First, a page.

The new director of children’s services in Kirklees has said paying social workers more money will not fix the council’s problems.
Steve Walker, who was appointed to the role in July as part of an improvement partnership arrangement with Leeds where he is also DCS, told Community Care he shared Unison’s concerns about working conditions and both parties needed to agree a timescale for reforms.
Kirklees has been in a prolonged dispute with Unison since its children’s services were judged to be ‘inadequate’ by Ofsted last November. This culminated in a two-day strike last month.
Unison has said pay for social workers is one of its lead concerns.
In January a Unison steward and social worker in Kirklees claimed staff in the council were “among the lowest paid in the Yorkshire and Humber region”.
Other issues raised by the union were caseloads, supervision and high numbers of agency staff. It recently threatened that social workers would strike again in September if improvements hadn’t been made.
Walker and Erin Hill, the council’s lead for children’s services, said that while the council would look at how much social workers are paid in Kirklees, increasing pay is rarely the solution.
Walker said: “If it was just as simple as offering more money, I think Kirklees would have been full of lots of social workers, but they have tried that in other authorities that have been in trouble and it has not solved the problem.”
He said a social worker would not leave a job with a manageable caseload, good supervision, a good team environment, a good career pathway and “the pleasure of doing good social work every day” to go to an authority without those things for “£3-£4,000 a year” more.
Hill added: “Its recruitment AND retention. Increasing pay by astronomic amounts may well attract people; it doesn’t necessarily follow that we would have got to the root of the problems around social work practice in Kirklees.
“It’s right that we look at it, just like we’ve looked at all things the union have raised with us in the past, but it’s not the only thing,” she said.
Walker apologised for high senior staff turnover since Ofsted’s inspection, and said he and other members of staff seconded from Leeds would be in Kirklees to work on the improvement journey for the next two to three years, where he will spend two-and-a-half days a week in physically in the authority.
“I think there’s been an awful lot of interim leadership in Kirklees, [which] have ‘done to’ and have not worked with staff. The approach we have taken in Leeds is to work with staff,” Walker said.
He said the priority for the council would be establishing conditions for social workers to do best practice, invest in training and development for social workers, and work with staff to configure a new computer system.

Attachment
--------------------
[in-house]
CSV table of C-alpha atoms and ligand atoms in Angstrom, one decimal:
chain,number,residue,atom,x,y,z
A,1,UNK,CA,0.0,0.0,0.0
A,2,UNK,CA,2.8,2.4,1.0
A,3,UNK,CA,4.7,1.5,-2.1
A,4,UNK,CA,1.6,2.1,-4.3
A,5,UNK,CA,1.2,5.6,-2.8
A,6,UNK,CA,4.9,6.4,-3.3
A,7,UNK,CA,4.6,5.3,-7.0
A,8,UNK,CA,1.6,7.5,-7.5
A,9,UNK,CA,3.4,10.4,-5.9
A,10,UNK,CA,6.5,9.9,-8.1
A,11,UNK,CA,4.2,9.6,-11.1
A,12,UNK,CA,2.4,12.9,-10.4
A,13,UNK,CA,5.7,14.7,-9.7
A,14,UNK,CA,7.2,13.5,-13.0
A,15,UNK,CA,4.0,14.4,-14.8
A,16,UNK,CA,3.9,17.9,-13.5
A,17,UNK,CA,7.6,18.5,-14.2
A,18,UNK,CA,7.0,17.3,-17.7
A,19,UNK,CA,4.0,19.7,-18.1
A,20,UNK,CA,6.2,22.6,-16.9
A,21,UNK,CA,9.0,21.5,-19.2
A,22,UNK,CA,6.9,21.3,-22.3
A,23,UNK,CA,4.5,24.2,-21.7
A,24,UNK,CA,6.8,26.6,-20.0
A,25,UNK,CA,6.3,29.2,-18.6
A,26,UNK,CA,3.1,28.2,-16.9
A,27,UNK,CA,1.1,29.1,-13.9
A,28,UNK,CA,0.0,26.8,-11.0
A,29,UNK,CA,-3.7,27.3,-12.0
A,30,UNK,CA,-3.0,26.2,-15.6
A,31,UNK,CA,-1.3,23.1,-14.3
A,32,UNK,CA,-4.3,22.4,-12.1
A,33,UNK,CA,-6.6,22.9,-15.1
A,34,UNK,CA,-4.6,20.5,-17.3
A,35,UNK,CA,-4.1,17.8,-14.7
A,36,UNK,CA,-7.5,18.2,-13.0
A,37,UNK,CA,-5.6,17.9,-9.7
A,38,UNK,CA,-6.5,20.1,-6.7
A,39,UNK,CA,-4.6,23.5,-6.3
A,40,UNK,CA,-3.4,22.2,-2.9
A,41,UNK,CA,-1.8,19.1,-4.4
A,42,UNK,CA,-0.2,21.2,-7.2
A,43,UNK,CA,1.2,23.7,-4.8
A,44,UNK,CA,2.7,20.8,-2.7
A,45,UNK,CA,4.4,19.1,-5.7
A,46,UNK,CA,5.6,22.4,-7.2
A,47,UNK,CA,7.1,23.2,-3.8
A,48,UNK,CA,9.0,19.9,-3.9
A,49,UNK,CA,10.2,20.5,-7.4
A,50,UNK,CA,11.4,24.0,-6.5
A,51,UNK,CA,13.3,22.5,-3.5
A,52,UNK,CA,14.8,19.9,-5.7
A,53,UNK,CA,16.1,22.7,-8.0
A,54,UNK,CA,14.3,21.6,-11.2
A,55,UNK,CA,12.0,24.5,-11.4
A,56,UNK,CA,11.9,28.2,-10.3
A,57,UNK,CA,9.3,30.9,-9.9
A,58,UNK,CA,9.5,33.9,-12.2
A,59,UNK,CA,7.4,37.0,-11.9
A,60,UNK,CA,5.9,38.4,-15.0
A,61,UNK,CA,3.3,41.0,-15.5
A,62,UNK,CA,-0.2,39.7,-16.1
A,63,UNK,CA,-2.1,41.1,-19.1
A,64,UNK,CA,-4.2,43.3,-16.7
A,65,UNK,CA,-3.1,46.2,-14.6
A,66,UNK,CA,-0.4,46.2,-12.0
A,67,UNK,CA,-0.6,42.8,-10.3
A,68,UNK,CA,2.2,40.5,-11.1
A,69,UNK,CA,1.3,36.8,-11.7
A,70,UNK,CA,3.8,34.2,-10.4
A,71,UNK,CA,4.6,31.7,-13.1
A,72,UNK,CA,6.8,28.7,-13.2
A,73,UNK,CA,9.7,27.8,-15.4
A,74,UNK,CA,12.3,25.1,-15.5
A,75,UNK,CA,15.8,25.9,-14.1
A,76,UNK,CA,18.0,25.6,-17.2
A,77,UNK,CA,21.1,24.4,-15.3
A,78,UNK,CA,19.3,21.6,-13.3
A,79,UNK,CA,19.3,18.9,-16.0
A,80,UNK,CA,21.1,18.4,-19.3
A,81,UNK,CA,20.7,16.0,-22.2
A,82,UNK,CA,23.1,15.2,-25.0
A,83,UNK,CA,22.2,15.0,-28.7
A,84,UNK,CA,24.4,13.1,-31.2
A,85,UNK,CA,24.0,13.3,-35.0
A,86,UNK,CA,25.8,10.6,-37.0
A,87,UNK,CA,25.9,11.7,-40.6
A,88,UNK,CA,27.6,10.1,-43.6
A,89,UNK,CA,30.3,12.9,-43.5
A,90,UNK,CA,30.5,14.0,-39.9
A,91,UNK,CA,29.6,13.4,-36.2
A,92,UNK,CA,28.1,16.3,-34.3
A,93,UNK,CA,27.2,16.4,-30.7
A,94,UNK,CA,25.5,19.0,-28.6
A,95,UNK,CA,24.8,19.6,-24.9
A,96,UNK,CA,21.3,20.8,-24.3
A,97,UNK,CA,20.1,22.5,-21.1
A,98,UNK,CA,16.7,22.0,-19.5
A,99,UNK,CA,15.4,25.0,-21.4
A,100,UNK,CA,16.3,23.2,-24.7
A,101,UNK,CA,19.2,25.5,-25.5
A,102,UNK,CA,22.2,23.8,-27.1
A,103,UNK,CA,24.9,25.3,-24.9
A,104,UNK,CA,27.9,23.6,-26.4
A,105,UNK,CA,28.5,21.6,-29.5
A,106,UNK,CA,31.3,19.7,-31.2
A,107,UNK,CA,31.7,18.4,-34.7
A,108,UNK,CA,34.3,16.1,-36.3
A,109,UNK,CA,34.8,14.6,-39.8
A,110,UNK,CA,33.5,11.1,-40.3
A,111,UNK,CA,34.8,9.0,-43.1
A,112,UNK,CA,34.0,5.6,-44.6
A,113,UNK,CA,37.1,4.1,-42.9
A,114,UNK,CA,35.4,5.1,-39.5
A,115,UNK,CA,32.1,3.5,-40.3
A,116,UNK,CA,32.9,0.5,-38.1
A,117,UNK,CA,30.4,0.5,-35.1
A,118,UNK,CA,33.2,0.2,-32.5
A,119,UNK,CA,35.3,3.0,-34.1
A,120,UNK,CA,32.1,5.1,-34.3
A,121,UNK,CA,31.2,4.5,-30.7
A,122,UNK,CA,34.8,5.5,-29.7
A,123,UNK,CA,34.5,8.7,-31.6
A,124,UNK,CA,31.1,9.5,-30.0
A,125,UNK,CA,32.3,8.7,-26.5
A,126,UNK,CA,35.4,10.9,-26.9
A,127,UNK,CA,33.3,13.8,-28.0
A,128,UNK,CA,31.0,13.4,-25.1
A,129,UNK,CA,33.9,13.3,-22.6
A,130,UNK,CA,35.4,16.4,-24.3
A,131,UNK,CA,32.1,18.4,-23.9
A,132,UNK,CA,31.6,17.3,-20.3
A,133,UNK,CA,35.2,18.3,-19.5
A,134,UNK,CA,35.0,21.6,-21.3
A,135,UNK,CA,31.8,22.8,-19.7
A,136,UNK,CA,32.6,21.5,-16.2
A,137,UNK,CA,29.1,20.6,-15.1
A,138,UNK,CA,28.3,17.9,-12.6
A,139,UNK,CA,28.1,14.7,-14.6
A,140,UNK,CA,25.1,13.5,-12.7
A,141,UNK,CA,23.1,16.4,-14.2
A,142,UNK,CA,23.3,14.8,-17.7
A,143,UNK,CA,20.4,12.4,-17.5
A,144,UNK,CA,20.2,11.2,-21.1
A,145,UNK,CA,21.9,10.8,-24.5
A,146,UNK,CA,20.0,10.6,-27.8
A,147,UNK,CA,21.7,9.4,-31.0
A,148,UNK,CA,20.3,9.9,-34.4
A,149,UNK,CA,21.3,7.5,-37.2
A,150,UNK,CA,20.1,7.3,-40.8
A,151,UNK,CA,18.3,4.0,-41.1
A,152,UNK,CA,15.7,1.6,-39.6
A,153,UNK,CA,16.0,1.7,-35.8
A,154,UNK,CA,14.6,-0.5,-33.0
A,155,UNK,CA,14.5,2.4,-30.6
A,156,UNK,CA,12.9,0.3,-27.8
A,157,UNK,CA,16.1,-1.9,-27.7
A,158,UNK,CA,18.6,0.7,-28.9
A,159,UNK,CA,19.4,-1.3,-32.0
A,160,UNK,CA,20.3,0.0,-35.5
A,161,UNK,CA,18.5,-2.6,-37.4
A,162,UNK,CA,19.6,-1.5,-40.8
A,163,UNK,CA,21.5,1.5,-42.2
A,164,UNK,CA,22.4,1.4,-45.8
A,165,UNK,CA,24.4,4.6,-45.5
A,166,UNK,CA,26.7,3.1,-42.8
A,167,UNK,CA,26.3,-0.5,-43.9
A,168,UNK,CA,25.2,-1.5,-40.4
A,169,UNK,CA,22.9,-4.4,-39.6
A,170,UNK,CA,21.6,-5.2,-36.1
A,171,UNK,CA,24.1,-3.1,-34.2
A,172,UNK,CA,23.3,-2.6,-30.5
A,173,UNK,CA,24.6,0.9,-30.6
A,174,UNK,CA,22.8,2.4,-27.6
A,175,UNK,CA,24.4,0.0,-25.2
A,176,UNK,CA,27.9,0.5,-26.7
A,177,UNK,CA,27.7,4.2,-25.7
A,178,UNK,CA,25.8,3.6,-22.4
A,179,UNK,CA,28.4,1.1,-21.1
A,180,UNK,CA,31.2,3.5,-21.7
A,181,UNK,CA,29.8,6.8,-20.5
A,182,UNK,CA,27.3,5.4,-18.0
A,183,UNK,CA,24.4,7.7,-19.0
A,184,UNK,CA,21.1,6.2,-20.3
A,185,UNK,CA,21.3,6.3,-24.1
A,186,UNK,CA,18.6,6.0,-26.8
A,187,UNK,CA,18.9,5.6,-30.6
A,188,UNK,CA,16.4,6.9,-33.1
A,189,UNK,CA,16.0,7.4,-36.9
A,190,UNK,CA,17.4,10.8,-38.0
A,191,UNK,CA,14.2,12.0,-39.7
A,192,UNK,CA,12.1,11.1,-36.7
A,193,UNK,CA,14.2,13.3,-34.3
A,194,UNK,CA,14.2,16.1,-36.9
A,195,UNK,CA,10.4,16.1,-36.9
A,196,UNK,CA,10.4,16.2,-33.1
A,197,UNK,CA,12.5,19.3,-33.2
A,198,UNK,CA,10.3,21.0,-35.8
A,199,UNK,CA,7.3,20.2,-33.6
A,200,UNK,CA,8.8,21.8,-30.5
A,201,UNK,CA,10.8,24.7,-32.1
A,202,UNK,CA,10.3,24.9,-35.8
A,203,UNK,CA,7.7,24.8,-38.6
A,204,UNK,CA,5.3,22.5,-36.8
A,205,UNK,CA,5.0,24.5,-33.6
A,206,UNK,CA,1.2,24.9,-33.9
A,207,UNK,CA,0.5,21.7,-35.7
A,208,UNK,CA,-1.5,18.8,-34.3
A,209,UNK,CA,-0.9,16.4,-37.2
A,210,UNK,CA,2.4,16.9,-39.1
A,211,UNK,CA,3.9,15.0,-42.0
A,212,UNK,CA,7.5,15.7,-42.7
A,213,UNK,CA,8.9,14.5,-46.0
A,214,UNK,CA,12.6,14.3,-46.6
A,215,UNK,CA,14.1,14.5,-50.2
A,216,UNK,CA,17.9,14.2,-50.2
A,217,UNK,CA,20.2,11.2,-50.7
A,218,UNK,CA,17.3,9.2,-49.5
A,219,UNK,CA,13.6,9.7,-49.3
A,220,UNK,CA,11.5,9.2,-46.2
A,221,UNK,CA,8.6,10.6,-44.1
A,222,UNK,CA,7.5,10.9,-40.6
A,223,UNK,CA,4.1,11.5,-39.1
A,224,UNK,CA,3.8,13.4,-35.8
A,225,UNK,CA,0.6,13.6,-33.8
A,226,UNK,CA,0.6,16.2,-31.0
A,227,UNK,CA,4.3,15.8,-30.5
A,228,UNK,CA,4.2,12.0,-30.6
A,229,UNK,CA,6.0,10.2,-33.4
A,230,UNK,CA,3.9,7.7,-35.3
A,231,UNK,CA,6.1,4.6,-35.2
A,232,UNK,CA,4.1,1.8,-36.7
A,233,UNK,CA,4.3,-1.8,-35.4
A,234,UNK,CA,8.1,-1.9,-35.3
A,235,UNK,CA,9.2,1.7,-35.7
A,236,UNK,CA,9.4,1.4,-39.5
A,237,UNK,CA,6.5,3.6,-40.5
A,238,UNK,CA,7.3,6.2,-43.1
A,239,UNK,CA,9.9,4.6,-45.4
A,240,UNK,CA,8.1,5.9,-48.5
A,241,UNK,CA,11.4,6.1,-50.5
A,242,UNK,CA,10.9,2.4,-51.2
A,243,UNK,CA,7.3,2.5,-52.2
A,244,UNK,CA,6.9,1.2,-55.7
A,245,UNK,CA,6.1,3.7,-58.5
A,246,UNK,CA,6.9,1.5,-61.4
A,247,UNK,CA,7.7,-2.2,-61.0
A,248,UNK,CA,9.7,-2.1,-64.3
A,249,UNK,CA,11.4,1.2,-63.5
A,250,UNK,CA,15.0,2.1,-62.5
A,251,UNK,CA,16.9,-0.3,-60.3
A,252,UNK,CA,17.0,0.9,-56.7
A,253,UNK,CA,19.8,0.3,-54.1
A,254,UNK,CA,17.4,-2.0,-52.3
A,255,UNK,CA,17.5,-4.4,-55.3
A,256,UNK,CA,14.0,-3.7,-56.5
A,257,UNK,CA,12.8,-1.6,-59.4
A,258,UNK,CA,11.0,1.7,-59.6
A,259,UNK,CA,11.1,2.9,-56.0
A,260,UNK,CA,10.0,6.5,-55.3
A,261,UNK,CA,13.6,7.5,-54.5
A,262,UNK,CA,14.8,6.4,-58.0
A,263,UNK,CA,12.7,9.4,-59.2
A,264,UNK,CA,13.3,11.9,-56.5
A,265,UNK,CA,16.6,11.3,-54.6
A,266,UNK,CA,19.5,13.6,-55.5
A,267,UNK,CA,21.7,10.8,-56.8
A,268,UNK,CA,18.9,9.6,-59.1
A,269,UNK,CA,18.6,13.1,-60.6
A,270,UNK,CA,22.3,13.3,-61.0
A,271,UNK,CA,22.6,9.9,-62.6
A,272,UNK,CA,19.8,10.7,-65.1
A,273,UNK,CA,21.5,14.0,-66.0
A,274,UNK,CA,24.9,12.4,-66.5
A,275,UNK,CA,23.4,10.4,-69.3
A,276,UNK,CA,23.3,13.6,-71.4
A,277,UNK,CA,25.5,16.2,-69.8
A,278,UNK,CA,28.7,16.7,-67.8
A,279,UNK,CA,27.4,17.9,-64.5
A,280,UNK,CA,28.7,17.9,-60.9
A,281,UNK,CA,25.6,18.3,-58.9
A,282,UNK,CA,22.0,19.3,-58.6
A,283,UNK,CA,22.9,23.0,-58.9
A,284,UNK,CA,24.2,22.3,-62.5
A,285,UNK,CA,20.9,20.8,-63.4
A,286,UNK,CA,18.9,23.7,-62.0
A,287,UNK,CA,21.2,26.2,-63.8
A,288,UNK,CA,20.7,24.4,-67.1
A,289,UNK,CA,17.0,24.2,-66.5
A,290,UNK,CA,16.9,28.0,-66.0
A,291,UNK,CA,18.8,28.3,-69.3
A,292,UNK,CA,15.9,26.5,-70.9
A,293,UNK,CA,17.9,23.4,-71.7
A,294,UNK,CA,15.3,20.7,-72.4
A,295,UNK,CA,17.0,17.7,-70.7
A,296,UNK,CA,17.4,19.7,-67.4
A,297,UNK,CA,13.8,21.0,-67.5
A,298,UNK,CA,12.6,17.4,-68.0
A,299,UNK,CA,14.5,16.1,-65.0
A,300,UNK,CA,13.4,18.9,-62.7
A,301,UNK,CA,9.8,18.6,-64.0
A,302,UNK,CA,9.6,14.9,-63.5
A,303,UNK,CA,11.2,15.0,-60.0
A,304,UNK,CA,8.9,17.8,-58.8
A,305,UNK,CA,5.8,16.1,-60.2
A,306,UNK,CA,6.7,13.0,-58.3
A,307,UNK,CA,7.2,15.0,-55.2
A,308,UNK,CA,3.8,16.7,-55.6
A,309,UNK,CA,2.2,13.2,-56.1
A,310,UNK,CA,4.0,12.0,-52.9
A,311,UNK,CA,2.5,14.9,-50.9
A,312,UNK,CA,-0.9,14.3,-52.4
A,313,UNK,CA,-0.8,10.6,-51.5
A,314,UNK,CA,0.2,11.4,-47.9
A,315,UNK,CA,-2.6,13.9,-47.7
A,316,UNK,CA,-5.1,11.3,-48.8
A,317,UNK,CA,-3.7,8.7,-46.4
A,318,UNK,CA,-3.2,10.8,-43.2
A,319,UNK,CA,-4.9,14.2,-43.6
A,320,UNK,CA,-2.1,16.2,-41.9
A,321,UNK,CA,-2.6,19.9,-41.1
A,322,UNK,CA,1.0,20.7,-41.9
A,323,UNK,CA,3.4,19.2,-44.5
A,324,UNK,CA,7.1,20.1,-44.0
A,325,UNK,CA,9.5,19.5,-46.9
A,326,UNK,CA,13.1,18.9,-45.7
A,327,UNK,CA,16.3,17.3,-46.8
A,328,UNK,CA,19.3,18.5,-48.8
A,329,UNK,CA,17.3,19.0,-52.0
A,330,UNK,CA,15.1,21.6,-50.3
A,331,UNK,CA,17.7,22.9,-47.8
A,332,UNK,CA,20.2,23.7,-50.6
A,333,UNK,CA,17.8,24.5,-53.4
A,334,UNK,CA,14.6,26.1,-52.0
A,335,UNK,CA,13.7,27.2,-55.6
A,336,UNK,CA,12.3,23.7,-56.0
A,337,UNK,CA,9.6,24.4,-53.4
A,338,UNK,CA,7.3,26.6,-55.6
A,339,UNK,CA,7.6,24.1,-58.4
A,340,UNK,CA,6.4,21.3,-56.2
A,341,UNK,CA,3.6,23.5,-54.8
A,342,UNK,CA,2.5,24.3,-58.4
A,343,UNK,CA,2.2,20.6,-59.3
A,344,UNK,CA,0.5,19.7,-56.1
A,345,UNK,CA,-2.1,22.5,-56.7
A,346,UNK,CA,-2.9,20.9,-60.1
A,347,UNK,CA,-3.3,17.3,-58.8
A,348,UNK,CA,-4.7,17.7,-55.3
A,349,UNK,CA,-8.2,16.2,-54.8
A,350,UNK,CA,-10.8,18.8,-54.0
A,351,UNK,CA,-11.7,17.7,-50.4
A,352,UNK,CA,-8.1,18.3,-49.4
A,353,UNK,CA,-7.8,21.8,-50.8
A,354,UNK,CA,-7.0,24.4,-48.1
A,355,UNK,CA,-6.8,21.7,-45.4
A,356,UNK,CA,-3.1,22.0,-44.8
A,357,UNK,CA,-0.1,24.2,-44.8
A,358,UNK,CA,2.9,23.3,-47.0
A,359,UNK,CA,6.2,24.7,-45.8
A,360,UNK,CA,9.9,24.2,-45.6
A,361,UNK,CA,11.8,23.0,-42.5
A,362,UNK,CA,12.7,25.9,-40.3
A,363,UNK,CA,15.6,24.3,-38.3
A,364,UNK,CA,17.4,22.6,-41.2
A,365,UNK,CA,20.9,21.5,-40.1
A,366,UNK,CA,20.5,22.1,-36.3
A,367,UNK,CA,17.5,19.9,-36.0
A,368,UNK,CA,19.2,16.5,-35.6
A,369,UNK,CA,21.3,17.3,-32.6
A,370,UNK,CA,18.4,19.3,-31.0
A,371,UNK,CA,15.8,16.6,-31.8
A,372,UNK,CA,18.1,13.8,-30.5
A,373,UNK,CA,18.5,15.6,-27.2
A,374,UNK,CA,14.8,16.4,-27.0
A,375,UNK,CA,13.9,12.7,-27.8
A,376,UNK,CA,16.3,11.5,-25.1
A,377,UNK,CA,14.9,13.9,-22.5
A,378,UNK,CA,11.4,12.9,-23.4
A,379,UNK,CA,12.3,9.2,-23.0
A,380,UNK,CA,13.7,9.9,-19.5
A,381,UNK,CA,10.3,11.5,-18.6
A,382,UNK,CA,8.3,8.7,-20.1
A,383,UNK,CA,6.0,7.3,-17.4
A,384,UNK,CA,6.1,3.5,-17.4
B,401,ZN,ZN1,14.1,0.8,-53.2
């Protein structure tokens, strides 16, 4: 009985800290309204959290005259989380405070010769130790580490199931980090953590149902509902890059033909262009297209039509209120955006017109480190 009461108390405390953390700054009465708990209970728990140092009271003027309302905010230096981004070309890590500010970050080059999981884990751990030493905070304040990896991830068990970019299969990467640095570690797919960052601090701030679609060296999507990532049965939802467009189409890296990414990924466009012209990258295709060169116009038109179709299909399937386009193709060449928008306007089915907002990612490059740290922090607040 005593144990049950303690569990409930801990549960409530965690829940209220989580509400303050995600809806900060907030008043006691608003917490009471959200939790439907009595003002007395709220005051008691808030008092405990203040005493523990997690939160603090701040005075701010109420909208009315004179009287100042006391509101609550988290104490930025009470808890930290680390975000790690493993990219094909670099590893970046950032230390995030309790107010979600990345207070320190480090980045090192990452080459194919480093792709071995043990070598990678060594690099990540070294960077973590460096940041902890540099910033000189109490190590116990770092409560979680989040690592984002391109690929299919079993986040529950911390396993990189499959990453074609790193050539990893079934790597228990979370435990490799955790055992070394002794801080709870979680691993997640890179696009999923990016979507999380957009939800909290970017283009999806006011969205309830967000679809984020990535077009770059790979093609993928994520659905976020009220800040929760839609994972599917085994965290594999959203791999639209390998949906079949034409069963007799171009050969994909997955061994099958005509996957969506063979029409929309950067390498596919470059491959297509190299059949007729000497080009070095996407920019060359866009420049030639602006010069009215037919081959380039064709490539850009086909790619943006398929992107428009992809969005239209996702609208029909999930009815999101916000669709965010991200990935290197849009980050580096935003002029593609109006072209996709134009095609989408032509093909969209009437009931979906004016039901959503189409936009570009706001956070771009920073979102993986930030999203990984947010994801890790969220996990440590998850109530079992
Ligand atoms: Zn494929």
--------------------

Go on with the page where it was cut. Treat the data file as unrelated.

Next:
Walker and Hill both said the problem to overcome with Unison is to agree a timescale for improvements now a settled senior leadership is in place.
“All of the issues we agree on. I absolutely get that we still have not seen the mammoth reduction in agency staff, yet we are seeing overall reductions in the number of agency staff. It will be a gradual process, what I don’t want to be doing is setting arbitrary timescales and declarations,” Walker said.
In Leeds, Walker oversaw the council’s journey to ‘good’ in 2015 from an ‘inadequate’ rating in 2010. He pointed to a recent example in West Berkshire where the authority went from ‘inadequate’ to ‘good’ as another model to follow, but that took two years.
“There’s a real commitment to address [Unison’s] issues. I think what we need to do is sit down and agree with the union a timescale for doing that. Where we are really clear is what we want to do, and what we have been asked to do, is to help Kirklees come up with an improvement plan and strategy and then, whether Leeds are still directly involved or not, that is the plan which the authority is working to.
“That will include caseloads, it will be about good quality supervision and support, it will be about a good career structure, good training and development opportunities, having an IT system that works, all of those things,” Walker said.
Hill admitted “frustration” with Unison over a lack of clarity about what it wanted they want the council to do differently.
“It’s not the case that Unison have raised a series of issues that we dispute…are they valid? Certainly.”
“Occasionally it was the case that I wasn’t quite clear what Unison were asking us to do which we weren’t already, and perhaps that is where some of the frustration has arisen. I do think that the only solution to this is for us both to be more open with each other about how long things are going to take, about what we’re doing and what issues they have raised,” Hill said.
Walker said he hoped to avoid further industrial action by showing the progress the council had made. The formal improvement partnership with Leeds started after the July strike, and he added the council had secured funding for an improvement programme, and already bought in a new computer system.
“There are no quick wins, and I can absolutely accept and understand that we have been waiting a long time for things to get better, and I can only apologise for that. I am clear about the fact we now have the foundation from which to go forward. Now that we’re here it won’t make the winds any quicker, but it means where we will be is focused on the right stuff and we will do that with them,” Walker said.
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